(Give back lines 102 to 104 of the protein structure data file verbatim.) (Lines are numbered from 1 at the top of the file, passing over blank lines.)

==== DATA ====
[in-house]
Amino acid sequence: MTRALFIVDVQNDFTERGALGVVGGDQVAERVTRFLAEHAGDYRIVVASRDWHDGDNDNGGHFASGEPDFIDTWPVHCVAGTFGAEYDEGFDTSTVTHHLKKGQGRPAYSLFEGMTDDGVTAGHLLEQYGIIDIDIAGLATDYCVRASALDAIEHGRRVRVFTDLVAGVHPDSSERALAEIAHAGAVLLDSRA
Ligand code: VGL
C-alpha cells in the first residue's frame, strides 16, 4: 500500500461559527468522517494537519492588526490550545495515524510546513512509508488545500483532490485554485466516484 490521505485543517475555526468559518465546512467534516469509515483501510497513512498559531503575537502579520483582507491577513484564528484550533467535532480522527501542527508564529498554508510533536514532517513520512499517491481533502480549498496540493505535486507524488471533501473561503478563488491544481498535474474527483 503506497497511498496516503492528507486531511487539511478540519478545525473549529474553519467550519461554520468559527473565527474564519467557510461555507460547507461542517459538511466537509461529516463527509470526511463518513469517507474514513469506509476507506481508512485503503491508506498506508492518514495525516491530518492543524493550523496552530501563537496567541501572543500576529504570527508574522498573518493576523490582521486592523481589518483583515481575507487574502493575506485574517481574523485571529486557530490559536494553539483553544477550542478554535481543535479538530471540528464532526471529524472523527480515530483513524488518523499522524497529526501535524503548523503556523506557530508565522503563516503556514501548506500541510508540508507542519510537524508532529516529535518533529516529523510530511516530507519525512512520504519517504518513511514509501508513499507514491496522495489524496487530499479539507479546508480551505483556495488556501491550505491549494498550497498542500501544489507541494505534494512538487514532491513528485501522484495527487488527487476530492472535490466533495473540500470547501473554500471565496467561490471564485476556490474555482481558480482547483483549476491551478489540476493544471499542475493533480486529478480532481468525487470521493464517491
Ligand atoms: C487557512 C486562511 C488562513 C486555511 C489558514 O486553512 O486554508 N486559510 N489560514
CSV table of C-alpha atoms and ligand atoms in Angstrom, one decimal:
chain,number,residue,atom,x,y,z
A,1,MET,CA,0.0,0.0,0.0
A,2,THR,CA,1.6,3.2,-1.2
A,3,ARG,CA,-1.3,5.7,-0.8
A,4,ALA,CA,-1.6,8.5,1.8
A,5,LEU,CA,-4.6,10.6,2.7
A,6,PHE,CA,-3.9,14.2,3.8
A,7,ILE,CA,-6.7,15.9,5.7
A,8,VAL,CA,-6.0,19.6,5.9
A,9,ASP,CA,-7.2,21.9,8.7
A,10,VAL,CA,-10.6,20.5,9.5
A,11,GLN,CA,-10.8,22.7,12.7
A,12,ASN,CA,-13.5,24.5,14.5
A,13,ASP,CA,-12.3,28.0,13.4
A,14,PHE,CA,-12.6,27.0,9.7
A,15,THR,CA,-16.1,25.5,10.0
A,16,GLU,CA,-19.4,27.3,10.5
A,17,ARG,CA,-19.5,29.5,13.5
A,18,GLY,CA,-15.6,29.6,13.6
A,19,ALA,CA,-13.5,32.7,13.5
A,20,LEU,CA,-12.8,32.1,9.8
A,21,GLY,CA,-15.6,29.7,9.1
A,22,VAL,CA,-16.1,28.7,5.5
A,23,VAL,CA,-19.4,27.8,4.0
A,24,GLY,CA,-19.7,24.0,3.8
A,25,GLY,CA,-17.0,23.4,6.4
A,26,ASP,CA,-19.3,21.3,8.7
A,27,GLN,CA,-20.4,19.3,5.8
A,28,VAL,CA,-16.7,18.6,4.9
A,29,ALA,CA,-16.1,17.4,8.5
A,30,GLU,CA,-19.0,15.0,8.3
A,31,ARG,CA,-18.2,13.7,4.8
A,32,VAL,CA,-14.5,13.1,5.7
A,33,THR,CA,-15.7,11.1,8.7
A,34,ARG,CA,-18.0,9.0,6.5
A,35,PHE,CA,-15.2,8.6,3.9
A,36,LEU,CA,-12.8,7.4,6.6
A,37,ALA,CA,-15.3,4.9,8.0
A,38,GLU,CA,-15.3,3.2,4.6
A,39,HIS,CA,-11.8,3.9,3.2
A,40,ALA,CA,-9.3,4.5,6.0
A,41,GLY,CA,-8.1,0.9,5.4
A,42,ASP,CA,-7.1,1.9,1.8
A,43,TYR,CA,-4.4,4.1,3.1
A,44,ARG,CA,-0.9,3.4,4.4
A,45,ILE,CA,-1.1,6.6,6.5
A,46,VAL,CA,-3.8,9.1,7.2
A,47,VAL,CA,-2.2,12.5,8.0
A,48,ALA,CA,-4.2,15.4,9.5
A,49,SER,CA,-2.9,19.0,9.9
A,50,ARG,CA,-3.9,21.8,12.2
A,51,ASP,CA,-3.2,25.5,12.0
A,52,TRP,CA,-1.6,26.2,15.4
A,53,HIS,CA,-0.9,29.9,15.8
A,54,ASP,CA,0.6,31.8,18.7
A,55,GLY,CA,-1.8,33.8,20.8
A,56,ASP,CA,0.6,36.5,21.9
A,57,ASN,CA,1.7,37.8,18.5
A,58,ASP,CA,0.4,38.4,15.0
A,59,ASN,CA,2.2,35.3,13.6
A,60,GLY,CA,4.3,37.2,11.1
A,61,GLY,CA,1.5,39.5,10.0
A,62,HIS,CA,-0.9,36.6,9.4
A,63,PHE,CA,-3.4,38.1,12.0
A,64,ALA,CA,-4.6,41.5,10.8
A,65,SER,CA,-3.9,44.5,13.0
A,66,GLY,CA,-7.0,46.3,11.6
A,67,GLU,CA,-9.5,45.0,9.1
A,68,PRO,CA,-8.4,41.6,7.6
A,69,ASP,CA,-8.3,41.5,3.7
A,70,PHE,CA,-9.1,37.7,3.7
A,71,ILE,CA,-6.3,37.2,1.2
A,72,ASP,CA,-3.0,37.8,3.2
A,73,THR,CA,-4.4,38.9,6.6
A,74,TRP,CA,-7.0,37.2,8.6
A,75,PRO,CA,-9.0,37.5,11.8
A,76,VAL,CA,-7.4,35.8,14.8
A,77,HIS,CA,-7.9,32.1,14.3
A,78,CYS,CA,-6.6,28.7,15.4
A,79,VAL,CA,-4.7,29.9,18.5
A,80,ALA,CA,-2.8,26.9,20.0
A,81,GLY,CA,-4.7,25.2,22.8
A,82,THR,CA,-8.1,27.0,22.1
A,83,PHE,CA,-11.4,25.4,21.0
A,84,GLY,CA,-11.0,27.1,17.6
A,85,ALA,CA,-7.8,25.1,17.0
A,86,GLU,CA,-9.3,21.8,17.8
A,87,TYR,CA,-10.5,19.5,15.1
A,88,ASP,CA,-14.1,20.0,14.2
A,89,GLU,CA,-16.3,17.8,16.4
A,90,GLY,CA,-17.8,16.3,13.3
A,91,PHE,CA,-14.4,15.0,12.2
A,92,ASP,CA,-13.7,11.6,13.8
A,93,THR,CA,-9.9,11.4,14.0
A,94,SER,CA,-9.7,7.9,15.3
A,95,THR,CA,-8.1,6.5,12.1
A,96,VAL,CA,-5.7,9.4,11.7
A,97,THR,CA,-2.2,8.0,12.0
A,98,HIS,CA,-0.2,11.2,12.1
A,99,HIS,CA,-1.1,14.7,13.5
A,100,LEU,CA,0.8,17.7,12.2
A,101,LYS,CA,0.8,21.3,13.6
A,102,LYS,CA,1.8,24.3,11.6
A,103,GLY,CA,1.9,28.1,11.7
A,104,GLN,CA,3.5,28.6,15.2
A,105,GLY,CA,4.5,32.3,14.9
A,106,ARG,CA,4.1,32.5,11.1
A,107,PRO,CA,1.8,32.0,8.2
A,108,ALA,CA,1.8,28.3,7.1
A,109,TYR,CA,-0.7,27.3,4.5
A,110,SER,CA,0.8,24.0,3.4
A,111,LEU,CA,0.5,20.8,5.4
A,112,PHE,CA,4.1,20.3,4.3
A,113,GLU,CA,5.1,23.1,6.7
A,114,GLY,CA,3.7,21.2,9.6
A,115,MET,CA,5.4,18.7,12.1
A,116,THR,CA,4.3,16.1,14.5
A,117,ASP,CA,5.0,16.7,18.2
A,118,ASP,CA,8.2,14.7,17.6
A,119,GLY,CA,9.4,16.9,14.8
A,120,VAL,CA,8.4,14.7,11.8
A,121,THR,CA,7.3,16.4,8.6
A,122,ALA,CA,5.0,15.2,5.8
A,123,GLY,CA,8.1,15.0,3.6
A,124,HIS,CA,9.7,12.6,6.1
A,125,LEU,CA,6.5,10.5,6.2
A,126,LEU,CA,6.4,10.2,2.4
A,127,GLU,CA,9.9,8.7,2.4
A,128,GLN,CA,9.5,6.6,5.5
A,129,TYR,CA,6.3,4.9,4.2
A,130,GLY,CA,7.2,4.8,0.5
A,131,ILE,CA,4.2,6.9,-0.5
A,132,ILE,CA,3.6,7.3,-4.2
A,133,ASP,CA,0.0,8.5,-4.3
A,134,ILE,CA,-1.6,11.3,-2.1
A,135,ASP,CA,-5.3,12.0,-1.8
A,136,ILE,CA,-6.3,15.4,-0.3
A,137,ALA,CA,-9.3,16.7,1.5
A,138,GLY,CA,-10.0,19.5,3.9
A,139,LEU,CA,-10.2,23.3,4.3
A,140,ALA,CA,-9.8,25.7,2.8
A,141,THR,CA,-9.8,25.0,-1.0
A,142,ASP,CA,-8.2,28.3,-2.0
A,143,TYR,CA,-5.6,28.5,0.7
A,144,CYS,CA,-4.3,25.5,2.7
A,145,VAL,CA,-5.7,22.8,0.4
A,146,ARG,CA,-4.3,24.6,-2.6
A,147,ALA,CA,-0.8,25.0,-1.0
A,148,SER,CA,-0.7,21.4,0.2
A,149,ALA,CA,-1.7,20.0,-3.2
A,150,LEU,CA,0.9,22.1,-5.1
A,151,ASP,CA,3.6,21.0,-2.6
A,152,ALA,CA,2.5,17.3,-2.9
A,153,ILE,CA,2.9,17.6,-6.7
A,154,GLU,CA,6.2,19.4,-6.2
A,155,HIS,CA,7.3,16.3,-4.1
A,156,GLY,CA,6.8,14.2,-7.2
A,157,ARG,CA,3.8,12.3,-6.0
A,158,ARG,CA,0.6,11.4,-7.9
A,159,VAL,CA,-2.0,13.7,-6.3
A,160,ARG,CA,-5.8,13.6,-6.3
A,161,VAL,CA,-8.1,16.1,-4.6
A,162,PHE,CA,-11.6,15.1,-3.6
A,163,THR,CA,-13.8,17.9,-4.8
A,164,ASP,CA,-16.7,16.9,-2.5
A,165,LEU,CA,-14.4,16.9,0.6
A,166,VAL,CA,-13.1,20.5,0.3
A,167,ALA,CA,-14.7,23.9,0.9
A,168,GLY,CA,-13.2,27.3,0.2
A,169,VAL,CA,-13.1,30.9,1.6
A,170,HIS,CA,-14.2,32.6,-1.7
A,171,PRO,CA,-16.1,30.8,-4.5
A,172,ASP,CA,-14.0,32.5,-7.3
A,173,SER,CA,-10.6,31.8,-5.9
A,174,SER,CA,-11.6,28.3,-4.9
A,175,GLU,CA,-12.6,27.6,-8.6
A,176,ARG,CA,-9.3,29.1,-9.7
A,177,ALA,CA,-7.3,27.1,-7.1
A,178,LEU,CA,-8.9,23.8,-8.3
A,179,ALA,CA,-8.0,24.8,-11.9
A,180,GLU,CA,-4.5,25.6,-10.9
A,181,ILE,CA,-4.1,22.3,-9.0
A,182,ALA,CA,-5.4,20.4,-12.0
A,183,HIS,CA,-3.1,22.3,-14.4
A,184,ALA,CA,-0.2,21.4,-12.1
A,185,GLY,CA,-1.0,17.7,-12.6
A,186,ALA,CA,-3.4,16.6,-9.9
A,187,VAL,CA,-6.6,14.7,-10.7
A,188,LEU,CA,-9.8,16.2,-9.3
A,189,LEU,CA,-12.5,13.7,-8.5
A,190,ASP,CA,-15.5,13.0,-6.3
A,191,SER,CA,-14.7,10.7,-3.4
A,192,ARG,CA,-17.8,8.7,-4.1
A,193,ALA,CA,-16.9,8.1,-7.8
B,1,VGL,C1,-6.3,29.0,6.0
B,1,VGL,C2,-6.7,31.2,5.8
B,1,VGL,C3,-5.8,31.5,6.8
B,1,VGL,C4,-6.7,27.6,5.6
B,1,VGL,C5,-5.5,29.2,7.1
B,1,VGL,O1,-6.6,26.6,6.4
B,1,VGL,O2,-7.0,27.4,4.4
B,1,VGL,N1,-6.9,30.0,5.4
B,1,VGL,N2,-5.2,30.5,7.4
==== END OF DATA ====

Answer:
A,95,THR,CA,-8.1,6.5,12.1
A,96,VAL,CA,-5.7,9.4,11.7
A,97,THR,CA,-2.2,8.0,12.0